Open list nominations for positions on Council. Click on the links below to skip to individual statements.
- Chris Holly
- Catherine Grinyer
- Alex Loius
- Avril Lee
- Nuala Murray
This year has seen major changes in both the structure and the approach of the CIPR. Designed to be more efficient and effective, steps have been taken to move the PR industry towards greater professionalism and by changes in the CIPR team at Russell Square to support and promote those changes. But such seismic changes will only be achieved if we have a Council which not only works to make these plans a success but responds to any members' concerns re those plans.
It is important that CIPR members take the opportunity to drive the change in our CIPR by playing a role on council. By playing a role we can ensure that the changes benefit not only all CIPR members but future PR practitioners too.
Ensure that those changes benefits senior and junior practitioners, those at the start of their career and those having had a long career within it and that all who are considering becoming practitioners will see the worth of this profession.
To remain relevant PR needs to be seen to be more professional. To remain relevant the CIPR has to be more responsive to its members' needs. To ensure such changes benefit you, is the role of your Council members. I am asking you to vote for me to continue as a member of the CIPR Council.
Between 2010 - 2013, I was chair of the Diversity Working Group.
During that Diversity has moved from being an issue which was on the sidelines to one that is front and centre in the PR industry.
- the DWG has worked with the CIPR to get practitioners into schools to speak to students;
- develop a guide with the PRCA targeting sixth-formers making career choices;
- have regular Equal Access meetings with practitioners of all levels to discuss the issues which are stopping our industry being more representative;
- have held round-tables with recruiters;
- and importantly held the CIPR to task regarding its commitment to diversity.
The energy and drive I brought to the DWG, if elected, I will bring to the Council.
Thank you for considering me. But most importantly, if you don't vote for me, please use your vote.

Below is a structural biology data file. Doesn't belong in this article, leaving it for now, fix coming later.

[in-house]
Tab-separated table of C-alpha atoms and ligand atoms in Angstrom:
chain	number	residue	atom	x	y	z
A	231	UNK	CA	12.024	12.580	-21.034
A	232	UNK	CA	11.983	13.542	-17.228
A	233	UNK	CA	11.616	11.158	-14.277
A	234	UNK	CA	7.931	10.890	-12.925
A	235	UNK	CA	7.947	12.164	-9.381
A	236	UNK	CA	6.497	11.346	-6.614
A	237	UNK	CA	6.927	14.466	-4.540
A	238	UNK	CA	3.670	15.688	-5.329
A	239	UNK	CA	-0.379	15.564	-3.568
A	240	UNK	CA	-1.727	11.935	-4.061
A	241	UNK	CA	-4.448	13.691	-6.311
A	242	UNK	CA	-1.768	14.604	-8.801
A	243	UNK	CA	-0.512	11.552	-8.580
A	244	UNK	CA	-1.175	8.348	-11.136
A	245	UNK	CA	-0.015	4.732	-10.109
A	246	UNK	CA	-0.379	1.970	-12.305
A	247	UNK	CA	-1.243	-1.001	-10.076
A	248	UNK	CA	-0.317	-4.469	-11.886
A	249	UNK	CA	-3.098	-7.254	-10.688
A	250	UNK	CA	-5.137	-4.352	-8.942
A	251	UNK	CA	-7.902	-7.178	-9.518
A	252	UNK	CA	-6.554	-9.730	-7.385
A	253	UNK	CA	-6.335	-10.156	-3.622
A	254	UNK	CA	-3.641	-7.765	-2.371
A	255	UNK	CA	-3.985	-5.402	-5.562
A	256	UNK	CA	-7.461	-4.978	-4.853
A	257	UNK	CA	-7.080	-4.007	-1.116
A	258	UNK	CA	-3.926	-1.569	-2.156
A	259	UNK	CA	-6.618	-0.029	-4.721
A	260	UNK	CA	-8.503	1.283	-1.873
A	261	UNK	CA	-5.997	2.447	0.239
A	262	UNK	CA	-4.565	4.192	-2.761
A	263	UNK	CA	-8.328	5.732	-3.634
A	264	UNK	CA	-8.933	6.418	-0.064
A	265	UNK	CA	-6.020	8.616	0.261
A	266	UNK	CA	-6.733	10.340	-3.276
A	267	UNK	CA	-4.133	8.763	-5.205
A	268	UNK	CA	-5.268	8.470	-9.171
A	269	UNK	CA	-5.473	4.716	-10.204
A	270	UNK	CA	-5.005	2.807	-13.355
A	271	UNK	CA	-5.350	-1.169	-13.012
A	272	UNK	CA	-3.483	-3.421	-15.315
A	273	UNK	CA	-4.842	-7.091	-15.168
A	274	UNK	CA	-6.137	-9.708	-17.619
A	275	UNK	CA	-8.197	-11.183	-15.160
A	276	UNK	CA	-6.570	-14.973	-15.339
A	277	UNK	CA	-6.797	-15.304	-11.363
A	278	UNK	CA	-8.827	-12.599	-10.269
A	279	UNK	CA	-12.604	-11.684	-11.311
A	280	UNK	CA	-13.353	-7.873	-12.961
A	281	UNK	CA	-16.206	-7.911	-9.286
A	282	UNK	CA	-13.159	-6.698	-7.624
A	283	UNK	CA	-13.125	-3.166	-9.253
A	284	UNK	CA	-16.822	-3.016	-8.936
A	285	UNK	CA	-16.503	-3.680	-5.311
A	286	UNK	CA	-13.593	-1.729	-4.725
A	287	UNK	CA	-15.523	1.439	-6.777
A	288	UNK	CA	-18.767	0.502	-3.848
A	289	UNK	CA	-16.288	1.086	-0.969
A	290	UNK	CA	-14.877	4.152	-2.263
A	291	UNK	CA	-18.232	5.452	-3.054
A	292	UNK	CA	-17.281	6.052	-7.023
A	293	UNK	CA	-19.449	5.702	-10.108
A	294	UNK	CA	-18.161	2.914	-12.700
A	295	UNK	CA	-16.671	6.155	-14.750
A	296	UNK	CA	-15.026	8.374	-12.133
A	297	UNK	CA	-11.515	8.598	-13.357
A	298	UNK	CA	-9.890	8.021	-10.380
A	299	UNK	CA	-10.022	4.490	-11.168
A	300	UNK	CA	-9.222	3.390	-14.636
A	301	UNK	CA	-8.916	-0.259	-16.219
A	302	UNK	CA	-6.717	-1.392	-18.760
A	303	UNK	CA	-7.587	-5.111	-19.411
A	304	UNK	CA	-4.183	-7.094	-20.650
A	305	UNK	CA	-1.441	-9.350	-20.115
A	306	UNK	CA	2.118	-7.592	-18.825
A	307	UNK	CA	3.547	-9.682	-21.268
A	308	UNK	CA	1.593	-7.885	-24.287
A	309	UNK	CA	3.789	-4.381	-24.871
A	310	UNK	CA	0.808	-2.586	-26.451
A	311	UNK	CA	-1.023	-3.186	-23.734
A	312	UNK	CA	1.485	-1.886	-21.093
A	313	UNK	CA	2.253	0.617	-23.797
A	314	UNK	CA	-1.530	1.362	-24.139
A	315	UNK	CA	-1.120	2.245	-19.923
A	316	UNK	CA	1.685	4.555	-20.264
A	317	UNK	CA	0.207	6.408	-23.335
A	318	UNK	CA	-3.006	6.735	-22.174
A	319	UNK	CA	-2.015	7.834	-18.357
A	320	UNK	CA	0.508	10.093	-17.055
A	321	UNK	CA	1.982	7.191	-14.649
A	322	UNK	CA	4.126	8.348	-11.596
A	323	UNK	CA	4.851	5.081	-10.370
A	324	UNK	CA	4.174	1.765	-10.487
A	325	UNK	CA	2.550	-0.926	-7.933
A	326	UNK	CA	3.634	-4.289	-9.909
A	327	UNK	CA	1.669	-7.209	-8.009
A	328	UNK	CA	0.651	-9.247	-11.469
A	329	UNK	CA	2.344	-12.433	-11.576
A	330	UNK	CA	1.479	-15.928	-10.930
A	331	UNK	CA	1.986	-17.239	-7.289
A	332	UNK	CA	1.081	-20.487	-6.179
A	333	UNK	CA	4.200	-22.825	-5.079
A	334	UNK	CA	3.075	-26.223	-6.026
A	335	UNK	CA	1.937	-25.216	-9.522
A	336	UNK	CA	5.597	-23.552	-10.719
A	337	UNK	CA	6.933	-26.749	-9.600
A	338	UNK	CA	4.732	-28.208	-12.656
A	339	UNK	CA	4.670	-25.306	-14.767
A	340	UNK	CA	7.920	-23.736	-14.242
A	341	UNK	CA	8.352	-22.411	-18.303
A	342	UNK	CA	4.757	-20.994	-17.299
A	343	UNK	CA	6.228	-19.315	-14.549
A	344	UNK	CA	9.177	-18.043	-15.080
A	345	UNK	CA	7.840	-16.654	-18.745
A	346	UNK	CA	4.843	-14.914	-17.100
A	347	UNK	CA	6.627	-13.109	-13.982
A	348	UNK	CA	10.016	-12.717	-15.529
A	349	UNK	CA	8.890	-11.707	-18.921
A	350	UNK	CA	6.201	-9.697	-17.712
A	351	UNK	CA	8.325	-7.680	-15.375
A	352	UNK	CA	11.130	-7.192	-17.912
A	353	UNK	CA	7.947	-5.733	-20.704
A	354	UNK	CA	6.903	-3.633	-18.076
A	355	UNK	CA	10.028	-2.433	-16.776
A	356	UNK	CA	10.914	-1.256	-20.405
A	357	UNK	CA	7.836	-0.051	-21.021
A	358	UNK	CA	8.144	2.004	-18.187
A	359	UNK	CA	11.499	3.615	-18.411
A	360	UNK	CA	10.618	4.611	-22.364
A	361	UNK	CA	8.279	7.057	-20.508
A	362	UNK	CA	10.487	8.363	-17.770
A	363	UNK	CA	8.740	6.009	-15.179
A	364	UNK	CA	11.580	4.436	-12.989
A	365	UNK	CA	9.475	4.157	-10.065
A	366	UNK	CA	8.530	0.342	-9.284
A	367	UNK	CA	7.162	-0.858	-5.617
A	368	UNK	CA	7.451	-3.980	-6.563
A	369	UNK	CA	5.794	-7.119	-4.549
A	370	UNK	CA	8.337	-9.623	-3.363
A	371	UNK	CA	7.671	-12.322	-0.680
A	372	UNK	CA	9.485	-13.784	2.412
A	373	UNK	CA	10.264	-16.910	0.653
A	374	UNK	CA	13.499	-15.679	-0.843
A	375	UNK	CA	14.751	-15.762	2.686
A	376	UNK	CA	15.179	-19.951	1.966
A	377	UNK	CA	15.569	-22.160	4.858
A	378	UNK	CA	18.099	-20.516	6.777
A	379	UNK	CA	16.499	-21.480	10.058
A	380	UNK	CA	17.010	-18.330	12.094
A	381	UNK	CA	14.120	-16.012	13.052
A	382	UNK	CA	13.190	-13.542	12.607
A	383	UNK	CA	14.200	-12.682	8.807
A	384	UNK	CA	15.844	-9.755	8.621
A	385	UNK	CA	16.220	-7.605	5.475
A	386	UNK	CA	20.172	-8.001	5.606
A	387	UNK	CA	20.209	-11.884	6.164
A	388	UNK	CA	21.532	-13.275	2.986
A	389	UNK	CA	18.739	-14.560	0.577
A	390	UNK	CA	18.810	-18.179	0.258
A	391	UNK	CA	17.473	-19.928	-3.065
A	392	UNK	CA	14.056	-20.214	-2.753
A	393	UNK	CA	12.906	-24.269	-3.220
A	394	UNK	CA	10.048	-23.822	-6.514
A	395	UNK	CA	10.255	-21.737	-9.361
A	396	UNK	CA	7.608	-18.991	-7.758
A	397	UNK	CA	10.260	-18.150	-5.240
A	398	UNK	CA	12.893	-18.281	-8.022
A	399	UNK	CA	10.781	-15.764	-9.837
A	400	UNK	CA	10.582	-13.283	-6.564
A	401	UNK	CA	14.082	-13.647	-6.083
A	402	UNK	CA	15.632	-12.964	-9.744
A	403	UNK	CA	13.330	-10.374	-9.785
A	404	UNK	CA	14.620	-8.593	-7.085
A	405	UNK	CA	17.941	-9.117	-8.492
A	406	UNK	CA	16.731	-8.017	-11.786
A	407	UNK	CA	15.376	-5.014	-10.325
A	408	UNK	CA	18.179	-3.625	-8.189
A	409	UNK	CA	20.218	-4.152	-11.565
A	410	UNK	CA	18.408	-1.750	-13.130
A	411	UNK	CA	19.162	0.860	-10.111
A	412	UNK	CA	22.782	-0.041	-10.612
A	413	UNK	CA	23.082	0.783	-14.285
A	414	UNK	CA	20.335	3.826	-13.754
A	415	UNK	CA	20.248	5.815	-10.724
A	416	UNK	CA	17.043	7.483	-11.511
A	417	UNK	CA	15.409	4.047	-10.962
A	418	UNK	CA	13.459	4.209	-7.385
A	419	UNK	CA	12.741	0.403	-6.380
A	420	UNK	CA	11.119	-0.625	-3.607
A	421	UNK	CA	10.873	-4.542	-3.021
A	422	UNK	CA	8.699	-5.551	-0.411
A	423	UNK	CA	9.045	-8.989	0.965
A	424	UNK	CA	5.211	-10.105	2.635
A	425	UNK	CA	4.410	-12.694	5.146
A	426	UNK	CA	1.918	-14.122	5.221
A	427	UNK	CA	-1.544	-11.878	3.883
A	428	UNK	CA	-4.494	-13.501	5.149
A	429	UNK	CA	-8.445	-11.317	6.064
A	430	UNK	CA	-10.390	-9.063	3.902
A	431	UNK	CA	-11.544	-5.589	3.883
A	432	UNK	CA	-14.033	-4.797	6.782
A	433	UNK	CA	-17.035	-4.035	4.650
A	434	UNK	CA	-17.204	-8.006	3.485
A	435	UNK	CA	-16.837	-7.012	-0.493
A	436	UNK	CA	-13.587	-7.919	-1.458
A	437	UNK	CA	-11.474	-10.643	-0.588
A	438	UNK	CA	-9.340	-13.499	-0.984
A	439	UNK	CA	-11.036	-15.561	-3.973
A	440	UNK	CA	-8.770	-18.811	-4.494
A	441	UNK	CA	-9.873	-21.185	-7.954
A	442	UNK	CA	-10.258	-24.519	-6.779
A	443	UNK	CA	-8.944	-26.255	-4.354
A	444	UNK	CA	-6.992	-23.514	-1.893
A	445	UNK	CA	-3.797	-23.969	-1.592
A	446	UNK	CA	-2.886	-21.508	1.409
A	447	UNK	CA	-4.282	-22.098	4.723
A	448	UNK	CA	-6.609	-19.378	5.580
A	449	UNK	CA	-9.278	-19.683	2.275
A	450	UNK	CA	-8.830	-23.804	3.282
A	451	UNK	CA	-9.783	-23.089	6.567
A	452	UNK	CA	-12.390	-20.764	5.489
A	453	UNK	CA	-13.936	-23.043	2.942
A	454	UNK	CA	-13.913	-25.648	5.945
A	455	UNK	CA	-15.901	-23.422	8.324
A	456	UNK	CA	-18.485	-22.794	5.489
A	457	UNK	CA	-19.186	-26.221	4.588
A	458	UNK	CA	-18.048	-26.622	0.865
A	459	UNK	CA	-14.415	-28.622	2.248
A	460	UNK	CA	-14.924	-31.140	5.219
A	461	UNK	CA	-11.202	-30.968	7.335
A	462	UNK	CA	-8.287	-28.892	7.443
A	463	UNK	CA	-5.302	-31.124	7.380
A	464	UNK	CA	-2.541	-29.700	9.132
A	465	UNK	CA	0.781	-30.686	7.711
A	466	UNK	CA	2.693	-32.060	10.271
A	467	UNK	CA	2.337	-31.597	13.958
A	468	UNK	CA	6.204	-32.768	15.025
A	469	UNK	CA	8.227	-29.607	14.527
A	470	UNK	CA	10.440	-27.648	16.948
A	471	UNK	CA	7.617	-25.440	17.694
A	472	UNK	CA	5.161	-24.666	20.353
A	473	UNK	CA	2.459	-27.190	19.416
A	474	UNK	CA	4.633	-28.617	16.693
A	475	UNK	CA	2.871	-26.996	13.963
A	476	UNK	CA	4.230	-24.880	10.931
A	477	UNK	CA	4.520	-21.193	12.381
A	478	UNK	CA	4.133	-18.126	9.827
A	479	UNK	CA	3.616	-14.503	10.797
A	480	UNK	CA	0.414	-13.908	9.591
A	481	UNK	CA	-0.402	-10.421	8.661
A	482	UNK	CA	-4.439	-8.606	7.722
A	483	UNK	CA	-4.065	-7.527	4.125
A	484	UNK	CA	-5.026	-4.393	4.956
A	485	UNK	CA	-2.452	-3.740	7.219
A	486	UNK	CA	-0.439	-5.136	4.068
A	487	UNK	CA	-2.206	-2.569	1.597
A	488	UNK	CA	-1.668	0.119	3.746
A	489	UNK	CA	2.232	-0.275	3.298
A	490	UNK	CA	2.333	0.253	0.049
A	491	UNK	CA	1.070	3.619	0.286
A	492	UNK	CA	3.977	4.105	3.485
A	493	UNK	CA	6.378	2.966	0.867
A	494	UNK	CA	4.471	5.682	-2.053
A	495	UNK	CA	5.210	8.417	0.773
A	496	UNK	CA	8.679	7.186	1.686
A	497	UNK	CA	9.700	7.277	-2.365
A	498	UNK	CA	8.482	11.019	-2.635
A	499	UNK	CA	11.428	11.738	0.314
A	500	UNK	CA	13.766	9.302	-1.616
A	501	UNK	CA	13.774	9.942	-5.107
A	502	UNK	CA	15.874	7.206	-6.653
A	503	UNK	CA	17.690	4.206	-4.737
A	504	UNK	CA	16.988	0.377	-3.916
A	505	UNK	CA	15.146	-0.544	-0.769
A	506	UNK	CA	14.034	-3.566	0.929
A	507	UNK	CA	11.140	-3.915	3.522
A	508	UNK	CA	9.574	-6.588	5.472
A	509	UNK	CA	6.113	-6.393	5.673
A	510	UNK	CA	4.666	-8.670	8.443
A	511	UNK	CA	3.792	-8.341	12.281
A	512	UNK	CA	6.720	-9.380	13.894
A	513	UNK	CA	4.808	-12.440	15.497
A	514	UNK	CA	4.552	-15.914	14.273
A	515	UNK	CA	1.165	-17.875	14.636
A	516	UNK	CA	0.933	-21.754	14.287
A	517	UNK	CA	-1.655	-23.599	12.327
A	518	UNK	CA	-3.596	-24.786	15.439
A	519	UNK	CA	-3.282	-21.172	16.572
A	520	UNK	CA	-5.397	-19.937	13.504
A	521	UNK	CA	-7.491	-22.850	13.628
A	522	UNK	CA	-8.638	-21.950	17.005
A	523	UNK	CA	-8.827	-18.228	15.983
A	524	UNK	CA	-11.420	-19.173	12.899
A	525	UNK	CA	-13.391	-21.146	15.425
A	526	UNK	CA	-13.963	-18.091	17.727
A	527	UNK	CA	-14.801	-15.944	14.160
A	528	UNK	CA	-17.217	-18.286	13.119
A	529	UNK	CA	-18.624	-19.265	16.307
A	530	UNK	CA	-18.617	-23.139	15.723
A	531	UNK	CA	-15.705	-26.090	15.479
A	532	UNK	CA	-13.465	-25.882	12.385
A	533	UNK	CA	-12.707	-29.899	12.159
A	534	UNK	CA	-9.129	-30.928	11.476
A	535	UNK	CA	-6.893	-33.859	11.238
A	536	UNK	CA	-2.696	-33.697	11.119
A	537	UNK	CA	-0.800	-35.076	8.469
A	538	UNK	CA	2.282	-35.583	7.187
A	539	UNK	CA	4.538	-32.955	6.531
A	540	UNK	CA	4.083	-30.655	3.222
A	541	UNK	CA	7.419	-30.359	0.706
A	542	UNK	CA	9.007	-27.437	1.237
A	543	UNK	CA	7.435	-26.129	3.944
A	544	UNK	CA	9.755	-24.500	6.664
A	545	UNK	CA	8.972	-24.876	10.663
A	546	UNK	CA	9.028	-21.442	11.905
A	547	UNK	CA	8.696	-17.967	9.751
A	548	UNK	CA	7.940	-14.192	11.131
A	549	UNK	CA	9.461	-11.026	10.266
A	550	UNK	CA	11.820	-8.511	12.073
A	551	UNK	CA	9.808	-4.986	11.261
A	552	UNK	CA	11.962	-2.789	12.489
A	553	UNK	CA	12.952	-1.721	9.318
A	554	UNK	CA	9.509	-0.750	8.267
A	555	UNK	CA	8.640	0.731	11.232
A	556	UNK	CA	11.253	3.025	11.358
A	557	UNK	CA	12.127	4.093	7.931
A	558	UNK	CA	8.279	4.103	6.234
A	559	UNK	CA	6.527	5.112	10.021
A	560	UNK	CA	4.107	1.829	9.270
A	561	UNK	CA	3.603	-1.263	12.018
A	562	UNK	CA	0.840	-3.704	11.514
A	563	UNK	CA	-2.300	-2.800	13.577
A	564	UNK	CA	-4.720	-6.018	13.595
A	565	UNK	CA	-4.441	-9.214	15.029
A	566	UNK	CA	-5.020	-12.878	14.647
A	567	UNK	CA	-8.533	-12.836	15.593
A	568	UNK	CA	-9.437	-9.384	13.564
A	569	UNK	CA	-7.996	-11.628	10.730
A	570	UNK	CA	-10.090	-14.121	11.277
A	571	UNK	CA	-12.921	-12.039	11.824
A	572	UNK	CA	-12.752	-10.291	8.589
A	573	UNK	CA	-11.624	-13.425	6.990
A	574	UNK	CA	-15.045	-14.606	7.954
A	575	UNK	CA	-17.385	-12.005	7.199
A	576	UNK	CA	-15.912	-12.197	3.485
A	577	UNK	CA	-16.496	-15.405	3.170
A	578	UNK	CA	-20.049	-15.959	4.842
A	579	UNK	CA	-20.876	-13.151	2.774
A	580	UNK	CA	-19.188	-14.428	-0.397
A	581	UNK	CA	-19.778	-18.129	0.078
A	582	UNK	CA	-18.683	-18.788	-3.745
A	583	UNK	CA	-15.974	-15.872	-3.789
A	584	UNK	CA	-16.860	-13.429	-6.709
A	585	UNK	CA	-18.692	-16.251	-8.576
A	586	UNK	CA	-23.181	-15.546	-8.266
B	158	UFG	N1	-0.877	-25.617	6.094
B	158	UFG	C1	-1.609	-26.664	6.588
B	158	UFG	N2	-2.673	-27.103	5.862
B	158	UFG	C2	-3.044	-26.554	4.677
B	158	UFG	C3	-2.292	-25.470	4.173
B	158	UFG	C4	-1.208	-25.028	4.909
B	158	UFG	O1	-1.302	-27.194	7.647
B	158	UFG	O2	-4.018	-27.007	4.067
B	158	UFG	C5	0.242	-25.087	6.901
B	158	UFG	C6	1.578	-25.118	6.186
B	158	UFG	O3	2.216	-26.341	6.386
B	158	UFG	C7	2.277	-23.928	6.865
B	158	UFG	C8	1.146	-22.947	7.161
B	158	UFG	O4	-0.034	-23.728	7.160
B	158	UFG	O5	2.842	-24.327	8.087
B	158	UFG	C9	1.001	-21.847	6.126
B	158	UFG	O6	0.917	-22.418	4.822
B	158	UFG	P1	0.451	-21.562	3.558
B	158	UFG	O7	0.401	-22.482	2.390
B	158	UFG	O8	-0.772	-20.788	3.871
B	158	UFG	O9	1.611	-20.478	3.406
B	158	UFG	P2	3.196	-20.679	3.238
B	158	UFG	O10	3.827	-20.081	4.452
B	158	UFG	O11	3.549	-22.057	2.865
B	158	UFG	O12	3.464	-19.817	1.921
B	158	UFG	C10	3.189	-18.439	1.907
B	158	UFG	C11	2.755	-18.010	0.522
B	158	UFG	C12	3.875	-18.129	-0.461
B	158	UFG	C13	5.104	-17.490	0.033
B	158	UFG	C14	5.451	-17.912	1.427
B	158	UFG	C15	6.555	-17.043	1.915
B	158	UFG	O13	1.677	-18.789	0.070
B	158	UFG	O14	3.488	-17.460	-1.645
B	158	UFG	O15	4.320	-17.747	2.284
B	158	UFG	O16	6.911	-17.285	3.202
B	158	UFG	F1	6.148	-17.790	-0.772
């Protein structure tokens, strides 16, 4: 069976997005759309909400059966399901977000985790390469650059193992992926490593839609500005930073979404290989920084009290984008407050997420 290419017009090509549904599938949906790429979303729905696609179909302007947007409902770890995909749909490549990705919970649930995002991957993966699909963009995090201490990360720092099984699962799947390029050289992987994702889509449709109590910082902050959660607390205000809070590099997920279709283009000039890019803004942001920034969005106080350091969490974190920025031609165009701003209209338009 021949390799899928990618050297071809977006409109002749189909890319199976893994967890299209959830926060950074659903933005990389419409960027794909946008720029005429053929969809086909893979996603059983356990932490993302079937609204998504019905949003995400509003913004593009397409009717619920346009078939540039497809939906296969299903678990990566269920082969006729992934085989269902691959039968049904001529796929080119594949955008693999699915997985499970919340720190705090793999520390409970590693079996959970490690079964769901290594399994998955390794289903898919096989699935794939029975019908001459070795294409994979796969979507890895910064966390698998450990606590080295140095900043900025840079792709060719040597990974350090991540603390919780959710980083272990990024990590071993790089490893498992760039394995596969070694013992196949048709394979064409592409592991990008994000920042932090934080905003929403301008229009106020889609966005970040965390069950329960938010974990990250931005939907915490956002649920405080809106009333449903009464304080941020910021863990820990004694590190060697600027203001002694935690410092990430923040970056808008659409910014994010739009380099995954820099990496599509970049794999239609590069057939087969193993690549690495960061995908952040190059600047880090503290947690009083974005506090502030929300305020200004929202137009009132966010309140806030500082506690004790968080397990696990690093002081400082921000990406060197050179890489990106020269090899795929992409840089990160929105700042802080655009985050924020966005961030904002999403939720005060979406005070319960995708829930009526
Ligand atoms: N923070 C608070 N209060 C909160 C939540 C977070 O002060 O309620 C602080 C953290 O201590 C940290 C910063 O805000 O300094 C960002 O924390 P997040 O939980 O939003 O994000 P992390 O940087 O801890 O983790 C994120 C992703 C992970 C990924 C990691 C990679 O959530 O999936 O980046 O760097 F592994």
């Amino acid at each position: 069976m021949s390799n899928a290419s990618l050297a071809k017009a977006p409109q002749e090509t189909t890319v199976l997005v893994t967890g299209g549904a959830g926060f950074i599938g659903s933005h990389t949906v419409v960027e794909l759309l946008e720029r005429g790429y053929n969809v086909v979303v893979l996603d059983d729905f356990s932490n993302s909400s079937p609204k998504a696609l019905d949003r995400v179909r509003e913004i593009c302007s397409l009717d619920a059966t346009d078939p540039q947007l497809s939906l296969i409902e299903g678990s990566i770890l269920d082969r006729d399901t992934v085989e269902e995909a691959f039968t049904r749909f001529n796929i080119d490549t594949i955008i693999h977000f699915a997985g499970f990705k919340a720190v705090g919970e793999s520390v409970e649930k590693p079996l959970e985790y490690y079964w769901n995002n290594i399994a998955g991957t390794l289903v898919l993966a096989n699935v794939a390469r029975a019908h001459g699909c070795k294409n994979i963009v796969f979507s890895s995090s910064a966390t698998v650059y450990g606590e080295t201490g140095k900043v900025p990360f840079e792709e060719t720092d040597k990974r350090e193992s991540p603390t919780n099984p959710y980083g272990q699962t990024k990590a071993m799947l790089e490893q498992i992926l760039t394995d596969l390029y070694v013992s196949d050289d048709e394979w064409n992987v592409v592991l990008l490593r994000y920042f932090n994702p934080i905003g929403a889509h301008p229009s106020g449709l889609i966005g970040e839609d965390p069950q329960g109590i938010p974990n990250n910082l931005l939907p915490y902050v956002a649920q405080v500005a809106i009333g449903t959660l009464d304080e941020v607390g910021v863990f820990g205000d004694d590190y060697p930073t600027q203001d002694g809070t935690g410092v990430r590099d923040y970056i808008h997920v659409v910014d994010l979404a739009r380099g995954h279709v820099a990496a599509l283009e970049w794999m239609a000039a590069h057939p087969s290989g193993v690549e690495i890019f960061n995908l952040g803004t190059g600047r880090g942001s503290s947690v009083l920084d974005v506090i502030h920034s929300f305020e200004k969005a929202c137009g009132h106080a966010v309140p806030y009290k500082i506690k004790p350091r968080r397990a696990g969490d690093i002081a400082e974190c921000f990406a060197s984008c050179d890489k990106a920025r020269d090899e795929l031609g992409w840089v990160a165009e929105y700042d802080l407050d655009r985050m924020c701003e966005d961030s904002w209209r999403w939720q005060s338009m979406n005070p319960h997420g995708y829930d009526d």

- Simon Collister
- Paul Wilkinson
- Andy Barr
- Mark Pack
- Richard Bagnall
Public relations, back to the future was the title of a keynote address I gave in May at the annual conference of the Croatian Public Relations Association. The title reflects my belief that the modernisation of the public relations profession actually takes us back to our roots.
A popular theme is that public relations is dead. PR is becoming part of marketing. SEO is more important than PR. The truth is that the opportunities for the public relations profession are better than ever, but so are the threats. The opportunities and threats come from two converging factors: the increasing recognition of the value of reputation; and the relentless growth of digital.
Advertising agencies, digital agencies, search agencies, law firms, management consultancies are all staking their claim to what should be ours. The public relations profession can flourish, but only if we are committed to constantly innovate, learn and demonstrate the value of our work. We can only do this with a relentless commitment to professionalism. We can't just speak the language of the board room, we need to live and breathe it.
We do this by constantly expanding our knowledge base and learning from other professions; by constantly learning from our colleagues and sharing best practice. We do this by bringing PR practice and PR academia closer together.
I was elected to the CIPR council in 2012 to serve a three year term and have to stand early now because of the new modernised council that I voted to introduce.
If I am re-elected I pledge to continue the work I've already started:
- Promote digital best practice amongst all PR professionals
- Contribute to improving continuous professional development (CPD), professional qualifications and training
- Work to bring PR practice and academia closer together
- Improve the international reputation and profile of the CIPR
- Promote the importance of CIPR membership to the wider community in business, society, politics and government and make it an important factor for those recruiting PR professionals
- Promote ethical best practice and the CIPR's professional code of conduct
- Help to improve the diversity of the profession
I have worked both in consultancy and in-house and have been an active member of the CIPR since I stared my career in 1989. I have served on the Yorkshire and Humber regional committee, am a founder (and still serving) member of the social media panel and have served as a CIPR Excellence Awards judge.
I regularly promote the CIPR when I speak at international conferences such as the Davos World Communication Forum and frequently appear in print and broadcast media including Ragan.com and Al-Jazeera. I regularly promote the CIPR on my own globally top-ranked PR blog.